A 2014 series of experiments at Harvard Business School looked at how getting into a “beginner’s mind” helps break what is called “the curse of knowledge.” They asked one group of expert guitarists to flip their guitar around so they’d be strumming with their left hand and forming chords with their right hand. The other group played normally.

Then both groups were asked to comment on videos of beginner guitar players who were struggling. The expert guitarists who played backwards and were forced to learn a new way to play were more encouraging to beginner guitarists, and gave specific and actionable advice. Those who’d played their guitar normally had less empathy for the beginners and tended to point out their errors or flaws instead of helping them get better.

That’s a good reminder for when we as coaches are tempted to slip into advice-giving mode. We’re much more empathetic and useful when we can see ourselves as novices. Coaching as apprenticeship levels the power in the relationship and I don’t think we can underestimate the importance of that power dynamic.

The apprentice is not starting from scratch, and neither are our coaching clients. Each party – coach and client, apprentice and expert, brings important learning. As an apprentice, I’m not trying to solve a problem or convey expert advice; I’m trying to stimulate you and be a catalyst to get your thinking going. This is the difference between solving the problem, and developing the person. I don’t know the answers but I’m curious about what you already know.

In coaching as apprenticeship, it’s like we are trying to flip the guitar around and look at how learning happens, not just bestow an expert answer. It’s about turning clients into beginners, and we as coaches being willing to go there with them and be beginners as well.” For more blogs like this, please check out Val’s website

Coaching Presence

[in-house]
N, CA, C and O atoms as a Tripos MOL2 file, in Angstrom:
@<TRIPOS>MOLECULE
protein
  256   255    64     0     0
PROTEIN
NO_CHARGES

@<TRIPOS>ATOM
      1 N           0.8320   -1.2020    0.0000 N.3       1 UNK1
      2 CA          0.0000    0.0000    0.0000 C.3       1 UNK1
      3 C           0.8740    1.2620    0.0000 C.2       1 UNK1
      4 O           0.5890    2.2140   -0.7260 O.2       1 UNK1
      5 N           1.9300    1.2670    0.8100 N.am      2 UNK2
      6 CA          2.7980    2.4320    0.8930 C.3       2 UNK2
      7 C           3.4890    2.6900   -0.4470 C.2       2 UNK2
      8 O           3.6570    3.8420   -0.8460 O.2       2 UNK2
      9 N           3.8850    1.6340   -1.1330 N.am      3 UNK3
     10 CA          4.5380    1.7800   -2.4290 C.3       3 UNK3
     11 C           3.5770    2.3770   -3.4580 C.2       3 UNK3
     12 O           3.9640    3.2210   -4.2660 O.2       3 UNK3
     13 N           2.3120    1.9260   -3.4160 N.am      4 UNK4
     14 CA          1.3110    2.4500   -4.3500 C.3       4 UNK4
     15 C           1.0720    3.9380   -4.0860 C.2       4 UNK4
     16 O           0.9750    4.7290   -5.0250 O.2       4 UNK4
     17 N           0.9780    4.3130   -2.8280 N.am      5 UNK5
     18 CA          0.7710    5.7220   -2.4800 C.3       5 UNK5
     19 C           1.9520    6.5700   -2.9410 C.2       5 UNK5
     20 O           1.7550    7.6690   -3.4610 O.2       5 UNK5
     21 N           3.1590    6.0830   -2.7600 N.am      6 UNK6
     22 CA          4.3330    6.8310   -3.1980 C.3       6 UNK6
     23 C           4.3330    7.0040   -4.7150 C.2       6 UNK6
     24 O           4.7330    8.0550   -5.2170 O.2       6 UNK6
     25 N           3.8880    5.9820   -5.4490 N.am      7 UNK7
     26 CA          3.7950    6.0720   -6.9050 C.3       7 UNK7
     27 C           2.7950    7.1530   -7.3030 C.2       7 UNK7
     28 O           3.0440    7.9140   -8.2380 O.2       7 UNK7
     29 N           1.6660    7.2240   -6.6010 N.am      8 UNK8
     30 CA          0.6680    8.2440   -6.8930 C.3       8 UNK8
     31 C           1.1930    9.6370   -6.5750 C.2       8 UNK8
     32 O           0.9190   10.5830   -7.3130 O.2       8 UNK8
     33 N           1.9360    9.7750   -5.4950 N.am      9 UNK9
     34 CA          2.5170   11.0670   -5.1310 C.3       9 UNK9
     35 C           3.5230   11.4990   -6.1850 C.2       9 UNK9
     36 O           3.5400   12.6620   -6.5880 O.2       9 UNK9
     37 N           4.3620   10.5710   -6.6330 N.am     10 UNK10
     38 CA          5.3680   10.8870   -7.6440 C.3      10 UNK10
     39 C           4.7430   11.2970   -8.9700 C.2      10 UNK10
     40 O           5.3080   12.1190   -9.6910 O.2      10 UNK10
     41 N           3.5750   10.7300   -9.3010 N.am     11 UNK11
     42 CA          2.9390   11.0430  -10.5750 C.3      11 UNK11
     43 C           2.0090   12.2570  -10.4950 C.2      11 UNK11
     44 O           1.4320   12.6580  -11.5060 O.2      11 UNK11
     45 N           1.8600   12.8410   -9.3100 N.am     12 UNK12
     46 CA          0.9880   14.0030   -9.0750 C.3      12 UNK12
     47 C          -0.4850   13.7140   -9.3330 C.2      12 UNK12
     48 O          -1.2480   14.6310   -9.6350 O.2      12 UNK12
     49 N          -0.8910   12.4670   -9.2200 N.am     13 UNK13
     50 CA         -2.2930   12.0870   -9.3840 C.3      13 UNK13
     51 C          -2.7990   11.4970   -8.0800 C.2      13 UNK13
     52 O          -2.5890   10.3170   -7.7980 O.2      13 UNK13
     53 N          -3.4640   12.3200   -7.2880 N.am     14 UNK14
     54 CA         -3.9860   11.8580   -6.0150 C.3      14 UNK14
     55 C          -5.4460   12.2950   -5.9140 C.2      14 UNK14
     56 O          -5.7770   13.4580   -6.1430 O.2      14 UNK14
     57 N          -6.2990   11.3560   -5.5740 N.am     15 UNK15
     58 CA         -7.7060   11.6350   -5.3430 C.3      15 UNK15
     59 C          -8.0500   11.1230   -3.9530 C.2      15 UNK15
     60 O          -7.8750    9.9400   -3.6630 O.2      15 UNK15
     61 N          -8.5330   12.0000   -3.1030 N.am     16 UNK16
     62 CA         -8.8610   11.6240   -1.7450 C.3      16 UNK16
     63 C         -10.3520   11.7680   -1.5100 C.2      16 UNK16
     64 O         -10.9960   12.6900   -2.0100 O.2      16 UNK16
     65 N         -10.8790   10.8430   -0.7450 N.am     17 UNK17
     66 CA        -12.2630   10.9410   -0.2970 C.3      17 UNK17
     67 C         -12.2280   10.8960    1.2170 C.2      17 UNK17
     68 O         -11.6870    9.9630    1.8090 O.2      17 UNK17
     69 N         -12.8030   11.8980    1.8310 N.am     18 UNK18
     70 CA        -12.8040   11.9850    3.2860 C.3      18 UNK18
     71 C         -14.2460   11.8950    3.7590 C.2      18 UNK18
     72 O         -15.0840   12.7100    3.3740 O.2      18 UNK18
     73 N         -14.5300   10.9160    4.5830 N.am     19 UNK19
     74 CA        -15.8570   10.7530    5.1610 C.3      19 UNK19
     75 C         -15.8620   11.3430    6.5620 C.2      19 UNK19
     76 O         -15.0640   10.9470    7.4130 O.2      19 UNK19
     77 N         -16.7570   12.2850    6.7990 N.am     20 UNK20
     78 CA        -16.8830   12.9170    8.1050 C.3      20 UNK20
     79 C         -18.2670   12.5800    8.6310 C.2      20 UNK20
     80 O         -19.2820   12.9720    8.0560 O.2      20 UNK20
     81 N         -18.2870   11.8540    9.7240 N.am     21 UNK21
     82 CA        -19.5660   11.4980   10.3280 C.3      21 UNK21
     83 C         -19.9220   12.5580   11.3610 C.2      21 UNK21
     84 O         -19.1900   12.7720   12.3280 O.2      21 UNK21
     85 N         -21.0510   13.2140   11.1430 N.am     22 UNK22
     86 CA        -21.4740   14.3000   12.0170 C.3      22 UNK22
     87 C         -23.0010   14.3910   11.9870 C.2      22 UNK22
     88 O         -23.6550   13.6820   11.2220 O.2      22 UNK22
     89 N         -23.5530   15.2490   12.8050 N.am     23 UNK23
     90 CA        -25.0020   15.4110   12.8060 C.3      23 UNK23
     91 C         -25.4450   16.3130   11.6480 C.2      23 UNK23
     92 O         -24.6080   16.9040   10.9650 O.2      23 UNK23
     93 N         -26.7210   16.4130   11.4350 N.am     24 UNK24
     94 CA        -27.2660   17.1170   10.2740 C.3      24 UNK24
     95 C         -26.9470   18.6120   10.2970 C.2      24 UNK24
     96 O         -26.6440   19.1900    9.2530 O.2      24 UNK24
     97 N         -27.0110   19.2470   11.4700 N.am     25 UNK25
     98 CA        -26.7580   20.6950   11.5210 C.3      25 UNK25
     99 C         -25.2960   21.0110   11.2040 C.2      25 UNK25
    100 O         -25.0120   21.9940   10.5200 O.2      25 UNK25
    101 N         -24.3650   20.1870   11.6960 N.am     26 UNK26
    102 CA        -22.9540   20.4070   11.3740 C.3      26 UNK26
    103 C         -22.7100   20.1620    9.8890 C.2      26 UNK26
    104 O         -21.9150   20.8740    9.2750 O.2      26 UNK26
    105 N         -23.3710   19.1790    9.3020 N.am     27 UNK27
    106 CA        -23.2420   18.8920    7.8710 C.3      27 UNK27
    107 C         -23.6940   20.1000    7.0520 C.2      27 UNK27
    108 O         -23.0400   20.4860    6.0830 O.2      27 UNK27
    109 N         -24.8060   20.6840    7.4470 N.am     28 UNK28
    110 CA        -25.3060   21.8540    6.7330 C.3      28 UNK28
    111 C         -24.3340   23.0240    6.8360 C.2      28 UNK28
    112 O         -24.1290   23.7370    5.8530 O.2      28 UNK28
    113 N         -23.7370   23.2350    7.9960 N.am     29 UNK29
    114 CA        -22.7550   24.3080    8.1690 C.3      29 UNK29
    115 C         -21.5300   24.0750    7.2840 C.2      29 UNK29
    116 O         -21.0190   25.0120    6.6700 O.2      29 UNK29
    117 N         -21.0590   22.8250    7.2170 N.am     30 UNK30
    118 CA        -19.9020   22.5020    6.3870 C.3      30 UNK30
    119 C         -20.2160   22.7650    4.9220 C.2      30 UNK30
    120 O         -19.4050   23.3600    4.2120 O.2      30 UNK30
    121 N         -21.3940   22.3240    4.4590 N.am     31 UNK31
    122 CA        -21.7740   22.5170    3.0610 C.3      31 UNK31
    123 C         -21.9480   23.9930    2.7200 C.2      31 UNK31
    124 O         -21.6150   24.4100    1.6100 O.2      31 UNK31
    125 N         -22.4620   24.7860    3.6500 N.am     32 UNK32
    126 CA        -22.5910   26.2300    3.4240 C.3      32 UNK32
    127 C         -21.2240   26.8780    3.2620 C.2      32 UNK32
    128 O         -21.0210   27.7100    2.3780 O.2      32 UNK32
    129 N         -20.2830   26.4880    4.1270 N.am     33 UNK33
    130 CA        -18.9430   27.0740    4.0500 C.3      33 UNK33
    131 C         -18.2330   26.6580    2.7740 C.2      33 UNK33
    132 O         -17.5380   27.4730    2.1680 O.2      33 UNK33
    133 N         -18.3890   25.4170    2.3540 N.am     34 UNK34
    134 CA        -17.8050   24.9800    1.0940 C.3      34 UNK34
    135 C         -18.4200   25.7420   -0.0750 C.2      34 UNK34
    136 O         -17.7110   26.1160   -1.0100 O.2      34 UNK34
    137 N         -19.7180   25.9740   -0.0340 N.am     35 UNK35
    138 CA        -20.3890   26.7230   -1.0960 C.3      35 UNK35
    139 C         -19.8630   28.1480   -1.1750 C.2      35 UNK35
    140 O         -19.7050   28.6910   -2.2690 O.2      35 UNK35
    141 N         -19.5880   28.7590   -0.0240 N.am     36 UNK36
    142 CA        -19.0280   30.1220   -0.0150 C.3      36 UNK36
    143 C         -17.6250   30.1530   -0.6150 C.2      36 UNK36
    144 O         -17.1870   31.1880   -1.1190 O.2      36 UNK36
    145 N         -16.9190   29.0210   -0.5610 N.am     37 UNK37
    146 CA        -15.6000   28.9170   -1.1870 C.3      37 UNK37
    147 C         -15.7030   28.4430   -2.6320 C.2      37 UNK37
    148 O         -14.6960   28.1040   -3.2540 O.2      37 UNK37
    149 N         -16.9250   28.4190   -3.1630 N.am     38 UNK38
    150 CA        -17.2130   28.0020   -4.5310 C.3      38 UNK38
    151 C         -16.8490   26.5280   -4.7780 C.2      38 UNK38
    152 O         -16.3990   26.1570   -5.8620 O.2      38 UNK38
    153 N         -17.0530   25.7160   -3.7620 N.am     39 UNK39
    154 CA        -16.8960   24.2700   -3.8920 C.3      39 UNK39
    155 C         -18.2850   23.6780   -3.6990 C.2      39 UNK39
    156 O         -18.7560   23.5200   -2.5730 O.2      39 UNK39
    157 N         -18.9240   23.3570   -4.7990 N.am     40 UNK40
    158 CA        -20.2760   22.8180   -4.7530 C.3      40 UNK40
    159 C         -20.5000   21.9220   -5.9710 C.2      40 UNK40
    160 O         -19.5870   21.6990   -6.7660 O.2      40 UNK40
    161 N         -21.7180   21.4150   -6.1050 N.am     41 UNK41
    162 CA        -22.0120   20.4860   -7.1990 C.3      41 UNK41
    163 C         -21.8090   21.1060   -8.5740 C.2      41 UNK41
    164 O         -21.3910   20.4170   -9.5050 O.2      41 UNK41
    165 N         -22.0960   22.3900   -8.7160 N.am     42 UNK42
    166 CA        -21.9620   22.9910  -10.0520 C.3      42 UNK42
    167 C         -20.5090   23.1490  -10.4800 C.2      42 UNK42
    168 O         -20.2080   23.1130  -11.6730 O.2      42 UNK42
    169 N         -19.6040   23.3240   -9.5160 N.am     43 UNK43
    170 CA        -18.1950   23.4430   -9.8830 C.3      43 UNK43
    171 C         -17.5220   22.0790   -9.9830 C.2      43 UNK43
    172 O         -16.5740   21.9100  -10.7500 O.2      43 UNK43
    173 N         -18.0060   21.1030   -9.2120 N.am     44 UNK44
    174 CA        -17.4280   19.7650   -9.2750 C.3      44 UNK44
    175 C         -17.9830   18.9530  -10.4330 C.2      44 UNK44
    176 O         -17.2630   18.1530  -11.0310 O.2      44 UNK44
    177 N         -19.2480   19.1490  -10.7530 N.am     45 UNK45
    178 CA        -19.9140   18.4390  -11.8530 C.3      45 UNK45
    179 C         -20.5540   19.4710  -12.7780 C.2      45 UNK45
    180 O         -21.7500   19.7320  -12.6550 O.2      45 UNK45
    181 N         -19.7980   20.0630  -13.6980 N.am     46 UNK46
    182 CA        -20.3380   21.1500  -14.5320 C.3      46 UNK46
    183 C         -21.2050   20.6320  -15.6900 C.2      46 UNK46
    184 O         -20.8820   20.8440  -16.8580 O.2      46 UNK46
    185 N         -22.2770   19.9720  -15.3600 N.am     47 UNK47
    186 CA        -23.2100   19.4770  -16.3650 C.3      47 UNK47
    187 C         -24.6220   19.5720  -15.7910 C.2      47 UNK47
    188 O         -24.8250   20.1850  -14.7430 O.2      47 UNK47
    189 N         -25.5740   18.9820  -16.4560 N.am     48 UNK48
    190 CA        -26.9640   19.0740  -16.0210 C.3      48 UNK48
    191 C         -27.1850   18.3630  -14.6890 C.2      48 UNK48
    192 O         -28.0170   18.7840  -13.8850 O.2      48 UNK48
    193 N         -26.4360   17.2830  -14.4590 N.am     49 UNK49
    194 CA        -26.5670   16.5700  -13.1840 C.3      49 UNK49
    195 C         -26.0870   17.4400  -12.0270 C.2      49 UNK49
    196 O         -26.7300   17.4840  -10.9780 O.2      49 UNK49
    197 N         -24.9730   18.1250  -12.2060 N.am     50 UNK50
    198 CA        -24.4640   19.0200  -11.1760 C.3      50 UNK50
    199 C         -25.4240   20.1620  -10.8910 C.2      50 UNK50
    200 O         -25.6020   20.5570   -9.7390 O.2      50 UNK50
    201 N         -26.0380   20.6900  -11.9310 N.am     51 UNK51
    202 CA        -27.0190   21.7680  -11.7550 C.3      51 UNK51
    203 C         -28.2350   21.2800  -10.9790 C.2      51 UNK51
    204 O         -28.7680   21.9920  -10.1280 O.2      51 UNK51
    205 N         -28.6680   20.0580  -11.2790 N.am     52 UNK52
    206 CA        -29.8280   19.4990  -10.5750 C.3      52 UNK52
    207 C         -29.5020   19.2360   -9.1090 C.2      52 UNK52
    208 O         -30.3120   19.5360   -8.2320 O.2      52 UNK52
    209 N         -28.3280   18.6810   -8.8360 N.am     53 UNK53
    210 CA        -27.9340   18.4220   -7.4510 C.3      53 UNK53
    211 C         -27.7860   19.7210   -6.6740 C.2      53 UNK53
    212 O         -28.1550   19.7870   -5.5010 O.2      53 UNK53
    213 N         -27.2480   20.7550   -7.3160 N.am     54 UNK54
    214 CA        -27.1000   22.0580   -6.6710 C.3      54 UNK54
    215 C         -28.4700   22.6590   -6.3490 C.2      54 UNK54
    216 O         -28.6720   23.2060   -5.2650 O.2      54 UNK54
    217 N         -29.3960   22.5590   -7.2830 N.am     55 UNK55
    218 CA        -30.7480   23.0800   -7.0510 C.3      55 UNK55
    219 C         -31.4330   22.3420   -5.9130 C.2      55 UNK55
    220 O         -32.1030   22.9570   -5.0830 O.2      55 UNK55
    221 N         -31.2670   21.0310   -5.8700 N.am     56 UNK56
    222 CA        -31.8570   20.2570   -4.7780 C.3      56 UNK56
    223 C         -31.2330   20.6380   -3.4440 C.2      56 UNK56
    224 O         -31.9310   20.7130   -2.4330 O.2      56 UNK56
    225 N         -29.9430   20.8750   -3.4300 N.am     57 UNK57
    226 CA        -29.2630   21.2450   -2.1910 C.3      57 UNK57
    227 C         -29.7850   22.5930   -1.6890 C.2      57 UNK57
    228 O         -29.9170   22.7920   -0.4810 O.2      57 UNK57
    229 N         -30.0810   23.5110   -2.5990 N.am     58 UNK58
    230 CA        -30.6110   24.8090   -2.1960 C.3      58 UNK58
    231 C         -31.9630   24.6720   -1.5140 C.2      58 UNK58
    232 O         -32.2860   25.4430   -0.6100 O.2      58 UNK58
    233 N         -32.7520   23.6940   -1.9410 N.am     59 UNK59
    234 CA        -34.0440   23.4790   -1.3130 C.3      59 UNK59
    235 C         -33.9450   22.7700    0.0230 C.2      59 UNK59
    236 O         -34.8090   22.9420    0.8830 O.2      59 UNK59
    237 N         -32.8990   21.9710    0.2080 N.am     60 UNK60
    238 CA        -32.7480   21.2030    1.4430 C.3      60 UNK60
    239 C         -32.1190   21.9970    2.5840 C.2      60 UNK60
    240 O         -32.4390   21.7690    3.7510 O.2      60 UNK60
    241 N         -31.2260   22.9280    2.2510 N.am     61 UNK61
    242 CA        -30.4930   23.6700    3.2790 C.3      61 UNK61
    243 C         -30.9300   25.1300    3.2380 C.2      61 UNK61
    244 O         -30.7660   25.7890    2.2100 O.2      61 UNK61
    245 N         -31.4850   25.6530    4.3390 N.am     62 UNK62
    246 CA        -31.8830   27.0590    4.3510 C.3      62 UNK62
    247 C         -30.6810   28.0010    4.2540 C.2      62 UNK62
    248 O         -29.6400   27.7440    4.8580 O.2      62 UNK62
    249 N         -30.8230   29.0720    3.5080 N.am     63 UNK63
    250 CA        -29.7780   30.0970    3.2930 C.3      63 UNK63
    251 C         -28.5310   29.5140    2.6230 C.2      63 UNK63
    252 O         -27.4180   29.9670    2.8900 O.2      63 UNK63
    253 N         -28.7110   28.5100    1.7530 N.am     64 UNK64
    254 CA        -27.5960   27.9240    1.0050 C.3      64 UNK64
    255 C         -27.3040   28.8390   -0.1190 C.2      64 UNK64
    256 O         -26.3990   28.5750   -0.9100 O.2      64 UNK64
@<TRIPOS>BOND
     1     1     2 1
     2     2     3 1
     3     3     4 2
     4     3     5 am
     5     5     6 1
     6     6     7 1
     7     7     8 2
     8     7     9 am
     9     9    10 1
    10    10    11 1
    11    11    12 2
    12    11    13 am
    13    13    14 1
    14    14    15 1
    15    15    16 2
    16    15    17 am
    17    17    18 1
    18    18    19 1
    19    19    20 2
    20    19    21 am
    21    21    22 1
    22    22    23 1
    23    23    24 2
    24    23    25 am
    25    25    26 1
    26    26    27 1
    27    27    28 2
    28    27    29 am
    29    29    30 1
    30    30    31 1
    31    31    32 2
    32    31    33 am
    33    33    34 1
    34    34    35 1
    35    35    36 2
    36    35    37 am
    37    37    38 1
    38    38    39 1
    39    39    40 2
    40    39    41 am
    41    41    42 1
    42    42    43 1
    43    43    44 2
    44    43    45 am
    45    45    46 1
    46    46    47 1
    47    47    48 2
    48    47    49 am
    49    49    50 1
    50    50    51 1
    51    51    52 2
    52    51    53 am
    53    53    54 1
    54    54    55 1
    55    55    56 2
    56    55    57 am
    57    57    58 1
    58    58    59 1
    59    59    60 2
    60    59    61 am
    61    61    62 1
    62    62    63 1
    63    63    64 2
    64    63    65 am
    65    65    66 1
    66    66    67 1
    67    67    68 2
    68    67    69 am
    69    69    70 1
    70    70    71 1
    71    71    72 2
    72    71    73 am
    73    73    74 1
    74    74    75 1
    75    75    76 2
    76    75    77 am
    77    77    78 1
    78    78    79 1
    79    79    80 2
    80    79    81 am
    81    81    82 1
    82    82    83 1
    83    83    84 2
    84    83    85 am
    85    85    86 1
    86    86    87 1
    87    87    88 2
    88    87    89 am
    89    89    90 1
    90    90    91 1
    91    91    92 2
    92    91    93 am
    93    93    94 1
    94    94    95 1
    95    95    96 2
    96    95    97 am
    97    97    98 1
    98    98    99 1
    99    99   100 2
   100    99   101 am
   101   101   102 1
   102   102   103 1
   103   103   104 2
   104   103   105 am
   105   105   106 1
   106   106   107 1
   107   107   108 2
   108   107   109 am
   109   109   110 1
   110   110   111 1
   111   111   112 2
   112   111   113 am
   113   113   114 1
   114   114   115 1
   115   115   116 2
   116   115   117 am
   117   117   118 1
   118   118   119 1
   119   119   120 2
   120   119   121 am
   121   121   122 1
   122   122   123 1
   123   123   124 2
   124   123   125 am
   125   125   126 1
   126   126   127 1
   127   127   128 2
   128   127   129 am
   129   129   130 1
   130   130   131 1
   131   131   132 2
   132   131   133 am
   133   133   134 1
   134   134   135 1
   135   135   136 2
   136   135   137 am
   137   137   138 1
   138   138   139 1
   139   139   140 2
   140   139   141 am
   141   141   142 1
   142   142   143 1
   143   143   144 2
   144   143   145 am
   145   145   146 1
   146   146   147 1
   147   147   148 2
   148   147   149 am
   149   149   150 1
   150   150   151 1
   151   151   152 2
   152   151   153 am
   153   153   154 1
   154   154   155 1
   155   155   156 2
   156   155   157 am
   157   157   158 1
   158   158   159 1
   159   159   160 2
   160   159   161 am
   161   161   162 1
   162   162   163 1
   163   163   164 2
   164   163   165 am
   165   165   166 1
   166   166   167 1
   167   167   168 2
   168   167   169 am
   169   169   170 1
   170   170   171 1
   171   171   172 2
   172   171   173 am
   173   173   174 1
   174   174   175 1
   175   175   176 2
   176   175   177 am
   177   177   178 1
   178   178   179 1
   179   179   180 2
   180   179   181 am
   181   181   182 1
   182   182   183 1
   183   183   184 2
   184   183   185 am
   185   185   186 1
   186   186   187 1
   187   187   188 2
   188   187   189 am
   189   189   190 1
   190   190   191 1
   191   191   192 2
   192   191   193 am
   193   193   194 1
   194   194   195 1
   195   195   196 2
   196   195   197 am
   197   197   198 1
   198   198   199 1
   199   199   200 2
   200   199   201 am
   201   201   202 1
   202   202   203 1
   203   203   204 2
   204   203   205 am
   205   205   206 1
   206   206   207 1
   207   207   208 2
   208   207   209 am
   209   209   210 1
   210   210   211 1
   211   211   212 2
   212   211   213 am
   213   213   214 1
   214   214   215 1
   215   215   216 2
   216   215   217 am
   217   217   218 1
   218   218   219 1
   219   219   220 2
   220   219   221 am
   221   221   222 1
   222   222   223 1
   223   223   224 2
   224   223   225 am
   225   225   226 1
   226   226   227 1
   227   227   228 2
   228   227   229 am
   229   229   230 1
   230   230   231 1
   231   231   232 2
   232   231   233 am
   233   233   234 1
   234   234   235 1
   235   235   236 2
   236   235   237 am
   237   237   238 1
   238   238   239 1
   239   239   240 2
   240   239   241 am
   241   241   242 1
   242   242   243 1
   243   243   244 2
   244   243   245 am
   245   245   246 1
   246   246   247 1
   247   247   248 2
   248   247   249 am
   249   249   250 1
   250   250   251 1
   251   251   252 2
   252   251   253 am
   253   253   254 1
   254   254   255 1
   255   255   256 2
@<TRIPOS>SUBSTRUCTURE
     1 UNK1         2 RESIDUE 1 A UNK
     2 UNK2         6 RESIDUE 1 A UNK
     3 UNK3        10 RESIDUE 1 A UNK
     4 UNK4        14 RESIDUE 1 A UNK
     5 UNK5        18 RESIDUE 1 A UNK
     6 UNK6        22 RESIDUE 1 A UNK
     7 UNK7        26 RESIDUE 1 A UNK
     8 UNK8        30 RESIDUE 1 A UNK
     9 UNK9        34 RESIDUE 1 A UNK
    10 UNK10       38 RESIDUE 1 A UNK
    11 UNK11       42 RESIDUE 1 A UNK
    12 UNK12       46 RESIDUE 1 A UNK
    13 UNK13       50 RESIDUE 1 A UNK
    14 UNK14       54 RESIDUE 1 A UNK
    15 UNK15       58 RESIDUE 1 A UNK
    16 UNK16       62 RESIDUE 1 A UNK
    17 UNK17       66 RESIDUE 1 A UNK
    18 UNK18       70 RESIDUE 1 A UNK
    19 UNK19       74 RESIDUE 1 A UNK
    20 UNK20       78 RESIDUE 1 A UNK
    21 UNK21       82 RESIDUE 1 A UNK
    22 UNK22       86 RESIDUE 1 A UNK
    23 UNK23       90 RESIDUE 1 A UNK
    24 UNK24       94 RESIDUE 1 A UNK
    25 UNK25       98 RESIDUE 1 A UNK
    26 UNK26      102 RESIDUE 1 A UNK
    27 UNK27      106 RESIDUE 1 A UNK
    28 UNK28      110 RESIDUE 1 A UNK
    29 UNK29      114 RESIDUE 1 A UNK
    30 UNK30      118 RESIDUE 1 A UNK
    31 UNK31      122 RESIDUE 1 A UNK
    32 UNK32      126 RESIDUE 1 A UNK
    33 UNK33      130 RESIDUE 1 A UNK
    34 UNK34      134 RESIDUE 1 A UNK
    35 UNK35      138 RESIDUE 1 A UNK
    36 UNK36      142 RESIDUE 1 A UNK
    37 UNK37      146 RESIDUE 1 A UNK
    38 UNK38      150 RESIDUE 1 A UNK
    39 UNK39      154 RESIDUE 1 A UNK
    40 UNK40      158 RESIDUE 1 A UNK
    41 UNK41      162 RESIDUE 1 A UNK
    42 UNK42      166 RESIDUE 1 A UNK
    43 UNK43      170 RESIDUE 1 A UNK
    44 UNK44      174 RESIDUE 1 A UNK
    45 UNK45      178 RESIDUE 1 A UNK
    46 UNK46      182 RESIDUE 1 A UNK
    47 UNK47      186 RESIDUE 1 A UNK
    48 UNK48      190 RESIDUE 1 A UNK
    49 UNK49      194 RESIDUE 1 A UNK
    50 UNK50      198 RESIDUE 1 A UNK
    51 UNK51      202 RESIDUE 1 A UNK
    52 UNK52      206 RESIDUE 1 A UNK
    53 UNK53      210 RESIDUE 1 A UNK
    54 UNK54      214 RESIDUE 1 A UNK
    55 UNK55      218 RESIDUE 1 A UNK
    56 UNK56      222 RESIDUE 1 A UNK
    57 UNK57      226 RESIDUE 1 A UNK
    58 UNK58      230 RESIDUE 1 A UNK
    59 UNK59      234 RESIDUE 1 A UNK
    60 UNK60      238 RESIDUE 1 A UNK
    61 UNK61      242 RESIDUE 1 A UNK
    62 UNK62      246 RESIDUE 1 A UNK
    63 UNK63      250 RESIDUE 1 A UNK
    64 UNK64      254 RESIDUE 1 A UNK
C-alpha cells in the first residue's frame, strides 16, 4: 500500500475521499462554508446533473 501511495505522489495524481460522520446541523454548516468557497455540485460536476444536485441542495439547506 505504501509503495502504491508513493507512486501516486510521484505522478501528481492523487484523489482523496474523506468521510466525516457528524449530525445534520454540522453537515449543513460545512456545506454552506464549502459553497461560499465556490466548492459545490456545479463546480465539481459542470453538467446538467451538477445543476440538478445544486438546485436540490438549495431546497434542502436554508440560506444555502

As Stuart and Claire are preparing Neither From nor Towards – a day on coaching presence some of their inspiration is coming from blogs like:

And Stuart has inspired Claire to start reading Edgar Shein’s Humble Inquiry

3D Ideas: 823 Managers Say That

Claire writes: ‘If we want to have a different kind of conversation sometimes we need to use different language. I think that’s because we learn how to respond without fully listening. For example many managers say ‘Do you want to explore that?’ when they actually mean tell me. ‘Is it useful to explore that?’ might be a more useful question.

It might be useful to notice in the next couple of days if things don’t land as you expect where you could change the language.’

And if you’ve heard me talk about my dislike of why questions, you might be interested in this blog

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3D Ideas 819: Neither From Nor Towards

Claire writes: “Holding space, or presence, is one of the greatest gifts of leadership – and an essential in coaching. TS Eliot describes it as
‘At the still point of the turning world. Neither flesh nor fleshless;

Neither from nor towards; at the still point, there the dance is’

Presence is intangible, hard to describe and obvious when it’s missing from a conversation. The only way to develop it is in an embodied way. A while ago, we invited a musical conductor to teach us how to conduct. Conducting requires presence. Something needs to happen in the space between the conductor and the orchestra to make the music happen. The conductor can’t make it happen. The music is co-created.

And so it is with improv where something happens between the audience and the performer. So on the basis that you can only develop presence experientially, we are delighted to be offering a workshop in Luton in December with Claire and Stuart Reid, who is a coach and has a lot of experience in improv. We’d love you to come!”

© 2018 3D Coaching Ltd
May be distributed freely. Please retain contact details: and send a copy/ link to Register here to receive our blog posts every Monday by email